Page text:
Dozens of suicide attempts by indigenous youth: what the f!*? is going on in ‘sunny ways’ Canada?


Walking near Attawapiskat high school

People walk near the high school in Attawapiskat. (c) CBC.ca

The Canada brand has been trending everywhere since the election of a Liberal government led by photogenic Justin Trudeau on Oct 19, 2015. This resurgence has featured Trudeau’s ‘bromance’ with US President Barack Obama and the prime minister’s declaration to the Paris climate summit in November that, “Canada is back” to assume its historical role as a nation that punches above its weight in engaging in global issues.

Those of us living in Canada were exposed to — and many enchanted by — the positive Liberal credo even sooner, thanks to  Trudeau’s upbeat electioneering: “Sunny ways my friends, sunny ways.” So how to explain the dark clouds weighing down the nation at the news that 11 young people in the northern community of Attawapiskat tried to kill themselves on one night earlier this month?

Actually, life here has never been as clear and bright as Trudeau’s election victory seemed to promise — at least not for indigenous people (who are made up of three groups: First Nations, Inuit and Métis). Huge chunks of their populations were wiped out by smallpox after first contact with European settlers; those who survived were forced to send their children to residential schools, which played a key, dark role in the government’s plan to assimilate indigenous peoples.

Many First Nations signed treaties with government officials, and have been fighting ever since to see those promises honoured. Decades ago, international observers labelled living conditions in some remote communities as ‘Third World’; in 2014 a United Nations report found: “The well-being gap between aboriginal and non-aboriginal people in Canada has not narrowed over the past several years; treaty and aboriginal claims remain persistently unresolved; indigenous women and girls remain vulnerable to abuse…”

Shockingly high suicide rates among Canada’s young indigenous people have been a public issue at least since 1993, when video of children in remote David Inlet sniffing gas and shouting that they wanted to die were broadcast in Canada. As I’ve written elsewhere in this blog, in the last decade the northern Ontario community of Pikangikum was said to have the highest suicide rate in the world.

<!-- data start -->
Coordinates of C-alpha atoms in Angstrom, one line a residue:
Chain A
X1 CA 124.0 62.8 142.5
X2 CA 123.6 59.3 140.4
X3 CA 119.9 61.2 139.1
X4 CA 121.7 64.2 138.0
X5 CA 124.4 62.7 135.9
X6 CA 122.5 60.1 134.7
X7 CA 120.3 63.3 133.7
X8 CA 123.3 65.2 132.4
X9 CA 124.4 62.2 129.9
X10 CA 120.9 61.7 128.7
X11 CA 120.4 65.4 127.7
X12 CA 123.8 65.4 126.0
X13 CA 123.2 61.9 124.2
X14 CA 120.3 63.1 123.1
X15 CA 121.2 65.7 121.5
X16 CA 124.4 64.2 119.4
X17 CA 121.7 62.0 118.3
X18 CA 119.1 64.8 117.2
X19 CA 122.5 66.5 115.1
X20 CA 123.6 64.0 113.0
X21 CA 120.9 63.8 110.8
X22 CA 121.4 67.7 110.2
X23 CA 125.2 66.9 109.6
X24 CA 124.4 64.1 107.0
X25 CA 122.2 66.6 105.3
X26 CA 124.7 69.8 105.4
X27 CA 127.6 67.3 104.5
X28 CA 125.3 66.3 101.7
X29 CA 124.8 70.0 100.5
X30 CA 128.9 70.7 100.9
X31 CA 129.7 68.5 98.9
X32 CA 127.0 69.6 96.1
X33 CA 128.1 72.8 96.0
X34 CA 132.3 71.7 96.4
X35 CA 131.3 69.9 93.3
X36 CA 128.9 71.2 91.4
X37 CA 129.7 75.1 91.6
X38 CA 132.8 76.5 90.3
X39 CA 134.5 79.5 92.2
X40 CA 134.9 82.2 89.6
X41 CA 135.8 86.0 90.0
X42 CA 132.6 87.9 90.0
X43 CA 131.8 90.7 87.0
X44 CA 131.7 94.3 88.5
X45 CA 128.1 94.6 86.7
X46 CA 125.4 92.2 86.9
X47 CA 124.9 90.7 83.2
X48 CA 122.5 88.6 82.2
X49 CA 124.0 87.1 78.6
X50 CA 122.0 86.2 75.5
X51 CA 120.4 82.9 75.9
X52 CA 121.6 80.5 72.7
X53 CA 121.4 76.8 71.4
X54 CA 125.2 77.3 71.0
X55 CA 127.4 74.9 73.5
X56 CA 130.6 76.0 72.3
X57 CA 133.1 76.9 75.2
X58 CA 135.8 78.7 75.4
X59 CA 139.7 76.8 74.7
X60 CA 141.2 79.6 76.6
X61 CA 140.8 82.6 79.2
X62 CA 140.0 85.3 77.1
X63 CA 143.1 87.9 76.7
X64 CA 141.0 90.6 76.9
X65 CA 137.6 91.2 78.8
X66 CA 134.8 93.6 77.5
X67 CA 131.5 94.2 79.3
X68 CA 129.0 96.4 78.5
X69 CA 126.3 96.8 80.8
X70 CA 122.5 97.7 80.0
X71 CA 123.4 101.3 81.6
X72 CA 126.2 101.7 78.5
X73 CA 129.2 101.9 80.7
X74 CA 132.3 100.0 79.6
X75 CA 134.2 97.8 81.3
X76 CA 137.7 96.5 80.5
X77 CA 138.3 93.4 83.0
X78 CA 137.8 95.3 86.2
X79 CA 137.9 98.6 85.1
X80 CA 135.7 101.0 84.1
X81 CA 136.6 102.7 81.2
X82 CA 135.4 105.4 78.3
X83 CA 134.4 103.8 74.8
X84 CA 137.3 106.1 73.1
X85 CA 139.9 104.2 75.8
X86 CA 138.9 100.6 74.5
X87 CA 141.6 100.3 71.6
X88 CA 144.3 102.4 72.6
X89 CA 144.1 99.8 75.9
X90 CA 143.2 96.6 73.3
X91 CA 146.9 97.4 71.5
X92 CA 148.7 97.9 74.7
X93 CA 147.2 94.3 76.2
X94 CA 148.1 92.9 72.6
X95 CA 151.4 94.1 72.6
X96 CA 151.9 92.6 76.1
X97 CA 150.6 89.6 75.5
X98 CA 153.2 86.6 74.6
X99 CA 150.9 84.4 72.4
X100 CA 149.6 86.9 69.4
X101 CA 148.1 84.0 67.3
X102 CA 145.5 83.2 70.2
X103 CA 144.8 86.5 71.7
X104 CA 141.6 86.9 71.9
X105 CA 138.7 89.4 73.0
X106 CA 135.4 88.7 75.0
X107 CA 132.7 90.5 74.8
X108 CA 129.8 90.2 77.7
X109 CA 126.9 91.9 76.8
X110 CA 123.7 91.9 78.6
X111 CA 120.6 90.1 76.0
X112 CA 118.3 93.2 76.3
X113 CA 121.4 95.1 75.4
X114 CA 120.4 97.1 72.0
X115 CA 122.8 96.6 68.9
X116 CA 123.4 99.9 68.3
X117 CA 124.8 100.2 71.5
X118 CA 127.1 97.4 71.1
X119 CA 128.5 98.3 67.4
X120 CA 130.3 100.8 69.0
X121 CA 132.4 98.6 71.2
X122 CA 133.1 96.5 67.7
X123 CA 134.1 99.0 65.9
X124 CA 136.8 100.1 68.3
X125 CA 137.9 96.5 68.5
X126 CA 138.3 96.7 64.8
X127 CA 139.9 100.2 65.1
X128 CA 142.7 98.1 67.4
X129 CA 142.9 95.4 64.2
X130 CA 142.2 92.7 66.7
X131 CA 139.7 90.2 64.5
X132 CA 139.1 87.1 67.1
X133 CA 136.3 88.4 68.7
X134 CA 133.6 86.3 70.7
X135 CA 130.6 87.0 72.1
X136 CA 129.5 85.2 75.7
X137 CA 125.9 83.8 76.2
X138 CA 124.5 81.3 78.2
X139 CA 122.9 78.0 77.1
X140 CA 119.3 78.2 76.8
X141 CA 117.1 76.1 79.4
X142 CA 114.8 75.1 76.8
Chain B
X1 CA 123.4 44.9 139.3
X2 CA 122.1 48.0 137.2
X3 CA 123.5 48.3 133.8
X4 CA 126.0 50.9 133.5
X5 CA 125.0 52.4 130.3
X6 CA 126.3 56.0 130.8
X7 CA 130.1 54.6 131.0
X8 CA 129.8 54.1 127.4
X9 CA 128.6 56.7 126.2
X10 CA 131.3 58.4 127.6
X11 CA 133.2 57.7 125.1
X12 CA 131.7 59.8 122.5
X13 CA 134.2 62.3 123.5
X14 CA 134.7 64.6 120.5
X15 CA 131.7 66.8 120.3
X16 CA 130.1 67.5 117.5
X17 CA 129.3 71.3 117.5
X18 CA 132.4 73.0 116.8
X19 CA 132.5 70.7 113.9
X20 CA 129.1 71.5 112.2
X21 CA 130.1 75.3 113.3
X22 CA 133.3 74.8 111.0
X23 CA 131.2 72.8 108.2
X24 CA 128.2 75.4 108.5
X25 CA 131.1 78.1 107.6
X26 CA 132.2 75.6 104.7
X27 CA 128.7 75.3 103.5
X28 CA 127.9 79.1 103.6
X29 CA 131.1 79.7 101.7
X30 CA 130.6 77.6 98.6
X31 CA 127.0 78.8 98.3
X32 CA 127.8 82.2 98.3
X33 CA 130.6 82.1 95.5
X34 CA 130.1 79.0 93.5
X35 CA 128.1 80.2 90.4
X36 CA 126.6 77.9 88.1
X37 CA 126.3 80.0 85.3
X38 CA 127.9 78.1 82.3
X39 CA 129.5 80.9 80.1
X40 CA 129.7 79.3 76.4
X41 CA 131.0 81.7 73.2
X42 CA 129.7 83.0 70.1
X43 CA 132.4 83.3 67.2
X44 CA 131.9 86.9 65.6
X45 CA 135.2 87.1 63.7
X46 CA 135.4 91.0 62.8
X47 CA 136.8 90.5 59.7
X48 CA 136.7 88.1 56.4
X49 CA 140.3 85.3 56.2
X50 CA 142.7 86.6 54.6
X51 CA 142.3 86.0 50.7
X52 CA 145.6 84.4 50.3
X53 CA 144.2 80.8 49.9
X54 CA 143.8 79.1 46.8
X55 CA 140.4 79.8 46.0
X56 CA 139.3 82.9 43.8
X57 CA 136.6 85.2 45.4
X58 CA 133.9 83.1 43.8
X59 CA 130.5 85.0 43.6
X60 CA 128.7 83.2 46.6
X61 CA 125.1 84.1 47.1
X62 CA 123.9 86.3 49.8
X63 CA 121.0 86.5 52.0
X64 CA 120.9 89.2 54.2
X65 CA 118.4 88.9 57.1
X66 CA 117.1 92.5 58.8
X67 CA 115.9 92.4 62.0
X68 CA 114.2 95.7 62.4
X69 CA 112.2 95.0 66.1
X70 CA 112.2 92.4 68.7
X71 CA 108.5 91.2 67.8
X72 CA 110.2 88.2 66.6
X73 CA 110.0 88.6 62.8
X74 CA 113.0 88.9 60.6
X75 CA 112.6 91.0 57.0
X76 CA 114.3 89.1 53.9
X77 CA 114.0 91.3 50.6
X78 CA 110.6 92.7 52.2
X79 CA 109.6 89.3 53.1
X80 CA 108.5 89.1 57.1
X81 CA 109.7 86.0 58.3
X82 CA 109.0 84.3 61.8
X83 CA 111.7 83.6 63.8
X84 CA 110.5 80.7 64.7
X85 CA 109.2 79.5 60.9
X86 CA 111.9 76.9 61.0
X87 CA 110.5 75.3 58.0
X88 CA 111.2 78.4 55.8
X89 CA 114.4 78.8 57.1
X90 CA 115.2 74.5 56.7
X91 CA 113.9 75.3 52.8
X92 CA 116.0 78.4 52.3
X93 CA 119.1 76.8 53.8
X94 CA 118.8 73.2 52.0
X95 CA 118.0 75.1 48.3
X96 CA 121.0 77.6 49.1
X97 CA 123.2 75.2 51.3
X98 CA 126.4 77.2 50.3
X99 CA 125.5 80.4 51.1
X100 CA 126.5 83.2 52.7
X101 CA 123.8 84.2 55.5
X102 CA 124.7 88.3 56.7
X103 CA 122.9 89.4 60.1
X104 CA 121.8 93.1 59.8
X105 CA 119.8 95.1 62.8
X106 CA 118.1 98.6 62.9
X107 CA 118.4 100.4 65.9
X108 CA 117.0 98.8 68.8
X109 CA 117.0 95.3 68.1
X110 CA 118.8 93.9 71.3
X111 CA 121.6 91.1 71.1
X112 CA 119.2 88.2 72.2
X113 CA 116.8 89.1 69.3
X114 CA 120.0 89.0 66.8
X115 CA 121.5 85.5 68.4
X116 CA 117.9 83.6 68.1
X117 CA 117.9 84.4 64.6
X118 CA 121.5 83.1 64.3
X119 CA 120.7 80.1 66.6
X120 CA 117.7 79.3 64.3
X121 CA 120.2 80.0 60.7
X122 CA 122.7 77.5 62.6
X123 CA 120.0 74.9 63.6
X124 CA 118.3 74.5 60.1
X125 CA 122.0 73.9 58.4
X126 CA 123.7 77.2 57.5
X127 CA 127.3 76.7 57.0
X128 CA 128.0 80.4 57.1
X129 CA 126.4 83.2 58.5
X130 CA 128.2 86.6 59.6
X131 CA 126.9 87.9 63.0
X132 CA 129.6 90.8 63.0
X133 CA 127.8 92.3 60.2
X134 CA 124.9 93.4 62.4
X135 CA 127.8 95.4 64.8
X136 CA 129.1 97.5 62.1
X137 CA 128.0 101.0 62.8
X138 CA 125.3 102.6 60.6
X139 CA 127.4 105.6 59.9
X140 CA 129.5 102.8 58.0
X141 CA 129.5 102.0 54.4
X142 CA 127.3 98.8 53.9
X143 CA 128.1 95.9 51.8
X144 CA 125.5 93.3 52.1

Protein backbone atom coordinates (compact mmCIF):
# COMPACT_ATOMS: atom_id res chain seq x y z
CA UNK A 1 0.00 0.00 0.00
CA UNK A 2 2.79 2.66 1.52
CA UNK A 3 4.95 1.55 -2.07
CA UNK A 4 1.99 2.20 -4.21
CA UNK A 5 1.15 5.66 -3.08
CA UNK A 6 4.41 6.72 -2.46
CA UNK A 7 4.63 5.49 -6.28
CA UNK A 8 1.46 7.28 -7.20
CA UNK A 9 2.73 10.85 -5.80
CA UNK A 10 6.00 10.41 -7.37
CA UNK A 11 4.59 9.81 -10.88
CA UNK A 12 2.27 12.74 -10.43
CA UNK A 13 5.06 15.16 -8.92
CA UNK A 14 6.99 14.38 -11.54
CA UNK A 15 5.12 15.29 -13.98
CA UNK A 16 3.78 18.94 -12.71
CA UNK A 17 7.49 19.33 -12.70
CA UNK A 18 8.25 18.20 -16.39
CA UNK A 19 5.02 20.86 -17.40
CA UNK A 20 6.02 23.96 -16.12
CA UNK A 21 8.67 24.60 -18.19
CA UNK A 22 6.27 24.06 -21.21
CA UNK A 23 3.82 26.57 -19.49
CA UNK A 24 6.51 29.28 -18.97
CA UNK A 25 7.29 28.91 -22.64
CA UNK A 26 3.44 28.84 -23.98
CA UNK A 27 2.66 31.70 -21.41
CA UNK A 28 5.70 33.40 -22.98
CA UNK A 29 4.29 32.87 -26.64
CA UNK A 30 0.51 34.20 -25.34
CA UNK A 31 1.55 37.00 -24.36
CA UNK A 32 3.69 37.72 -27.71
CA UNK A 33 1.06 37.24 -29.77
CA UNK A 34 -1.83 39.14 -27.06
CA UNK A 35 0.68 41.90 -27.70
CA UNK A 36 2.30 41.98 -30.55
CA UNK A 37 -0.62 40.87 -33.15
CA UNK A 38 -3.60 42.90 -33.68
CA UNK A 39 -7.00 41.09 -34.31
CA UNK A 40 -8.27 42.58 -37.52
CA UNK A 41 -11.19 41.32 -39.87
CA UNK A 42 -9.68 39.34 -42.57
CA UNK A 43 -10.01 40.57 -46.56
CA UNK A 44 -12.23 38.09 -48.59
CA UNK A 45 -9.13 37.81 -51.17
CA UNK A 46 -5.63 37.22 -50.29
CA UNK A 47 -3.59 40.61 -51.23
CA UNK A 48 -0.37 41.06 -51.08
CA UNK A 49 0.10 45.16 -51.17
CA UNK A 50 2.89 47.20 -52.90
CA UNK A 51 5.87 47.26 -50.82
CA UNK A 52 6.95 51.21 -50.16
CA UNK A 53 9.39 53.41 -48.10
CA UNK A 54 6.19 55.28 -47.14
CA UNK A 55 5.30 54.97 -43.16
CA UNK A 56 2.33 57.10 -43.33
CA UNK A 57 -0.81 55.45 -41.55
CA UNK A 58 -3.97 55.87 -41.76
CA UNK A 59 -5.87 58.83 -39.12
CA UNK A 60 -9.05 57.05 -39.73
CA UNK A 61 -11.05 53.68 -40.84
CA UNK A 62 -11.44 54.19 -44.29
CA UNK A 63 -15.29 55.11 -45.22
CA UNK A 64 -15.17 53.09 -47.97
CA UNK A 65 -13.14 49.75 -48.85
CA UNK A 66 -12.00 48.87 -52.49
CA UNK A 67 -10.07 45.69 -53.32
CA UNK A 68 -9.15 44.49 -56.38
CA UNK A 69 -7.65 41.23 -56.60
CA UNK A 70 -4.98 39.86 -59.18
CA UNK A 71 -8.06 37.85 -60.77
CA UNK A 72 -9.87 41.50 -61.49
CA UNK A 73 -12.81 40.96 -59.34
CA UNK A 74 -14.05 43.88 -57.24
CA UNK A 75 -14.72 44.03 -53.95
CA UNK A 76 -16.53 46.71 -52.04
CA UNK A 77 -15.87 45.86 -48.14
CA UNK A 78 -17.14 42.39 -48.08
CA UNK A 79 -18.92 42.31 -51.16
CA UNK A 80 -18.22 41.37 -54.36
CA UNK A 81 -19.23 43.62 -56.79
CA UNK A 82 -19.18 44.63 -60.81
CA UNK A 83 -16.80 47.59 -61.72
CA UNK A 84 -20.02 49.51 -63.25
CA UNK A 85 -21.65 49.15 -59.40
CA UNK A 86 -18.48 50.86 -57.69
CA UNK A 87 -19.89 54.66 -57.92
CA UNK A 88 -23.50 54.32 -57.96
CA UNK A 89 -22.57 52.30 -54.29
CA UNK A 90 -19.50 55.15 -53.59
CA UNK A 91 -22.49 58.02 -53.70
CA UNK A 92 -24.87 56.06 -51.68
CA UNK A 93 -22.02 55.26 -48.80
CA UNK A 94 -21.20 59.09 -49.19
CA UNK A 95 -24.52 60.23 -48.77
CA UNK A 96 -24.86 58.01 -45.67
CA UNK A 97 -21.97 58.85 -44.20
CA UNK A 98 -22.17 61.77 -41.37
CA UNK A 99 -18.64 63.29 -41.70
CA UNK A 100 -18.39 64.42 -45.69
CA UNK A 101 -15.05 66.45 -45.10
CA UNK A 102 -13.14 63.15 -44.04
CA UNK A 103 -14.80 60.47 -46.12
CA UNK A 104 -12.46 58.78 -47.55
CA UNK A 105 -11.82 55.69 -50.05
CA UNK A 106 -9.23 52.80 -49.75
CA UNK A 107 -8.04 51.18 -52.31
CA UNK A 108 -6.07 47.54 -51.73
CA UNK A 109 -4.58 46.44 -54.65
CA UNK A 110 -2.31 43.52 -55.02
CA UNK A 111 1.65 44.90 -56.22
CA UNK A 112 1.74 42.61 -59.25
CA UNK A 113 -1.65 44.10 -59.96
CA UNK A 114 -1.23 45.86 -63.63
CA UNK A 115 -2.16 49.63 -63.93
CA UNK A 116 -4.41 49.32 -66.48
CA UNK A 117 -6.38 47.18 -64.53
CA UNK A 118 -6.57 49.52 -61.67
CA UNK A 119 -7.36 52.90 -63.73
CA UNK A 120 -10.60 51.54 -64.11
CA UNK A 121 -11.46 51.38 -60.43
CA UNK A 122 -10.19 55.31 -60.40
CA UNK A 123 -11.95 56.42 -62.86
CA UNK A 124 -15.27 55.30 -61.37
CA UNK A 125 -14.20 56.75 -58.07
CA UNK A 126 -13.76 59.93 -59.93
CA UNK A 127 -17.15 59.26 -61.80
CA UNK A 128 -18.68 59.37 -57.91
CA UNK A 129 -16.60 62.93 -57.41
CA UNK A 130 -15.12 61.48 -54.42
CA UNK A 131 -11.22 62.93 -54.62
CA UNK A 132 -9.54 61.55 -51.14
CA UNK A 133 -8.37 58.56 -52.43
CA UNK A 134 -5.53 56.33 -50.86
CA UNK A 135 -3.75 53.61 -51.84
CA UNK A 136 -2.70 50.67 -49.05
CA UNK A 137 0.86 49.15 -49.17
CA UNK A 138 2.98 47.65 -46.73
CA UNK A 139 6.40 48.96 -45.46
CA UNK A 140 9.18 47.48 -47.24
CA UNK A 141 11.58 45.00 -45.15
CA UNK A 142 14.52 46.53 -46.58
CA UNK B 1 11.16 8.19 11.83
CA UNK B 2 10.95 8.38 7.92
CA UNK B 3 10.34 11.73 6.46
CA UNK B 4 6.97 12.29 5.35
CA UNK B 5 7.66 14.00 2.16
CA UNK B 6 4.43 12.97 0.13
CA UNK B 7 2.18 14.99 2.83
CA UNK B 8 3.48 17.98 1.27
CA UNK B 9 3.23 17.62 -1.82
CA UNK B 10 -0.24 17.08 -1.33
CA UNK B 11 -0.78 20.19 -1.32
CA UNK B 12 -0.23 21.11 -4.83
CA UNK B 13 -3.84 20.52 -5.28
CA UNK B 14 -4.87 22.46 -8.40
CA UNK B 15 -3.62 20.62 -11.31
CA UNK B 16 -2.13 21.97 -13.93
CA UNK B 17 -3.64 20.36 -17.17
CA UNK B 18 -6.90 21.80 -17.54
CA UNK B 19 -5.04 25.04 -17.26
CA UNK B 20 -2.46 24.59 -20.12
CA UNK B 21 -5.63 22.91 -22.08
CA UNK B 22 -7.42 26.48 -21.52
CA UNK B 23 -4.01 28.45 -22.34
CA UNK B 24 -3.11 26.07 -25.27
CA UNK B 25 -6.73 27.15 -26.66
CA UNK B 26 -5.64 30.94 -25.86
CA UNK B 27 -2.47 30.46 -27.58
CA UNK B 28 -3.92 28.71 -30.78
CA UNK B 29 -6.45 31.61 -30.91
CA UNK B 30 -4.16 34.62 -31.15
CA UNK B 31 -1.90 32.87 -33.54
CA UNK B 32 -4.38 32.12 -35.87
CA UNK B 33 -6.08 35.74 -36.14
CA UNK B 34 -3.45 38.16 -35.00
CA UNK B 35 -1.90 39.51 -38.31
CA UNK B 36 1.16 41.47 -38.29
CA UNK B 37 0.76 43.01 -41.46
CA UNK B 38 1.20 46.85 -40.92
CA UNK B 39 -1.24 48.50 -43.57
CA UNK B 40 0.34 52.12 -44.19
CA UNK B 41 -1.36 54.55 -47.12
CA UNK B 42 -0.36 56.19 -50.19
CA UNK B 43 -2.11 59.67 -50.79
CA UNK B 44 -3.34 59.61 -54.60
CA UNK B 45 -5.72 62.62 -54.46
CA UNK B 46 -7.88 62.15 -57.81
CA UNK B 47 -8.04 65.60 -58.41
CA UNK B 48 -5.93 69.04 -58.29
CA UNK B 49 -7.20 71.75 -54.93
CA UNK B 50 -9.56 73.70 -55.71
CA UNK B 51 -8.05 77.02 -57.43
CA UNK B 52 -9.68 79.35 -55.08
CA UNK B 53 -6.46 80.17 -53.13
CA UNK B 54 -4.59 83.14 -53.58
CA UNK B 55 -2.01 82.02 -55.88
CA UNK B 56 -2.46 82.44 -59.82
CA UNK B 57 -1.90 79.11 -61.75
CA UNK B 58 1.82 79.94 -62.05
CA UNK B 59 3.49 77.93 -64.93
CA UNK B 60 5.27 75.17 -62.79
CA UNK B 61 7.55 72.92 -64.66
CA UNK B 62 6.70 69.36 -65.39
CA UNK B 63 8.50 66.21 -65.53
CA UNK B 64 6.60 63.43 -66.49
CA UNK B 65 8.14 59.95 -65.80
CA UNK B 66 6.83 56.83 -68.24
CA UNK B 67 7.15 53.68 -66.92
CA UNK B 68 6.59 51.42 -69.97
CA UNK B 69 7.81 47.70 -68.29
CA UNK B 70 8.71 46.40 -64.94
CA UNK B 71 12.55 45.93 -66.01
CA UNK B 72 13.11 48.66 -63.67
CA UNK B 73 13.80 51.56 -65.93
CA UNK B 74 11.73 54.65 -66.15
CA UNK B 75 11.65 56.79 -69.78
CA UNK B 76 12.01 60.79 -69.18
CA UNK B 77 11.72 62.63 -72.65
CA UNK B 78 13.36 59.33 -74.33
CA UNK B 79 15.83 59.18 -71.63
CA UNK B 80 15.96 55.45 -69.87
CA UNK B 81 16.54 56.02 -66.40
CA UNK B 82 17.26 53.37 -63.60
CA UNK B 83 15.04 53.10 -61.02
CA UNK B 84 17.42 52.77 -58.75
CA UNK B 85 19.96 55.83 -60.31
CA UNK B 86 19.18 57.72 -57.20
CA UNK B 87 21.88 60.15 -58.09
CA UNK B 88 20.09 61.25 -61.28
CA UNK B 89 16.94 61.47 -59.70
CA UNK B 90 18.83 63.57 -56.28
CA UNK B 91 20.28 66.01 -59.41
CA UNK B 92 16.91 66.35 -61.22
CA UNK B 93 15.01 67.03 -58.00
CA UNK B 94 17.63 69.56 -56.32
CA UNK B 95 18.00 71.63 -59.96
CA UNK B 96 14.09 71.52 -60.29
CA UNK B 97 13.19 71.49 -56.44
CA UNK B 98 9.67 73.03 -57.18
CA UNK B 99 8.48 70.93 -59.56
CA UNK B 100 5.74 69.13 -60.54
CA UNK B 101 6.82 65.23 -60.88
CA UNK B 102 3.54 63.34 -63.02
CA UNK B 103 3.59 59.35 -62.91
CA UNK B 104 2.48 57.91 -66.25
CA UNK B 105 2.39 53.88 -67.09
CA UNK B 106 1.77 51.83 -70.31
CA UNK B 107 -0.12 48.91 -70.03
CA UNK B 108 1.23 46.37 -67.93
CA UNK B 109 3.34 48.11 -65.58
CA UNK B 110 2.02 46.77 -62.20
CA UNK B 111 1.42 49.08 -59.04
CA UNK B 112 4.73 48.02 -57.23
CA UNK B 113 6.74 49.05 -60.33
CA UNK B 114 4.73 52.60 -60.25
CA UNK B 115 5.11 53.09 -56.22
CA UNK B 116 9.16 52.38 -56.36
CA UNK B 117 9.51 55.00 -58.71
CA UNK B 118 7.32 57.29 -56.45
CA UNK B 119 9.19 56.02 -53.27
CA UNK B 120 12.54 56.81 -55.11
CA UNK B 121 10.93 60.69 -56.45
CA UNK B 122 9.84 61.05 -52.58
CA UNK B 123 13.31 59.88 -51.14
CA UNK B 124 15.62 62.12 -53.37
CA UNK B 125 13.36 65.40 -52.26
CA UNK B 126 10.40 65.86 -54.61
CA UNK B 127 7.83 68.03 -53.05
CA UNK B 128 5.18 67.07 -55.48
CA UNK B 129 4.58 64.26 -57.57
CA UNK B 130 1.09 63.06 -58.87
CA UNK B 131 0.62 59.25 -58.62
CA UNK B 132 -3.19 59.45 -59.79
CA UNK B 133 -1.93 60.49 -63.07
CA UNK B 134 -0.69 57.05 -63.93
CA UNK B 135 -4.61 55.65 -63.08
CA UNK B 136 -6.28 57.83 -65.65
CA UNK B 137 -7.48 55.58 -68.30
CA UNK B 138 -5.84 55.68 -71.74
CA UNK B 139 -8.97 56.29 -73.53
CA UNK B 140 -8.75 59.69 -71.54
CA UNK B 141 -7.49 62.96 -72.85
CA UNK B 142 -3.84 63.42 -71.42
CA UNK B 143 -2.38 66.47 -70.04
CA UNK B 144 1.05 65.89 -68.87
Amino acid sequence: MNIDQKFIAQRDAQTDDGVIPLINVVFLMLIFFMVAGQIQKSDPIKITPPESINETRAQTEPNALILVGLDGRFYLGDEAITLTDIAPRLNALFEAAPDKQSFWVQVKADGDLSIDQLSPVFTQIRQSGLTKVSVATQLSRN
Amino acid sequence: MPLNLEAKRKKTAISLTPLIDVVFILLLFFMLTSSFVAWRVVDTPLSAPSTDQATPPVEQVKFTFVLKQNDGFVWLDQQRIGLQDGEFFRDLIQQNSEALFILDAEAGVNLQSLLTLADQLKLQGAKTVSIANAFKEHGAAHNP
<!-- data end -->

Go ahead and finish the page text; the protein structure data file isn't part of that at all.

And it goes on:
And now, there’s Attawapiskat. The community, 800 km east of Pikangikum, near James Bay, has made the news for the wrong reasons numerous times in recent years, including for deplorable, and dangerous, housing conditions. Ironically, 90 kilometres from Attawapiskat is a diamond mine operated by international mining giant De Beers. It is acknowledged to be on the First Nation’s traditional territory, but royalties paid go to the Province of Ontario.

On April 9, Attawapiskat Chief Bruce Shisheesh declared another state of emergency, this time to sound the alarm about the recent suicide attempts: 11 on that day alone, 10 of them young people. On April 15, five other young people in the community of about 2,000 people tried to kill themselves, reported media.

Trudeau’s government has responded, as did the government of Ontario. At least 18 additional mental health worker have been airlifted into the community, and other youth taken away for treatment, according to reports. The community’s only full-time mental health worker is scheduled to take up residence today.

Media coverage of the ‘indigenous suicide issue’ has been widespread in recent weeks but it could disappear again in the relentless cycle of news, despite a pledge Trudeau made in December, when accepting the final report of the Truth and Reconciliation Commission into residential schools: “We know what is needed is a total renewal of the relationship between Canada and Indigenous peoples. We have a plan to move towards a nation-to-nation relationship based on recognition, rights, respect, cooperation and partnership.”

I fear that the issue will recede again, until Canadians’ attitudes change. This is not merely a health issue or a political one: it’s a much larger cultural question. It’s about the dominant culture of those who settled here in recent centuries accepting that indigenous Canadians have different ways of living than they do; that those ways are rich and unique, and deserve the same respect, protection and investment as so-called mainstream Canada.

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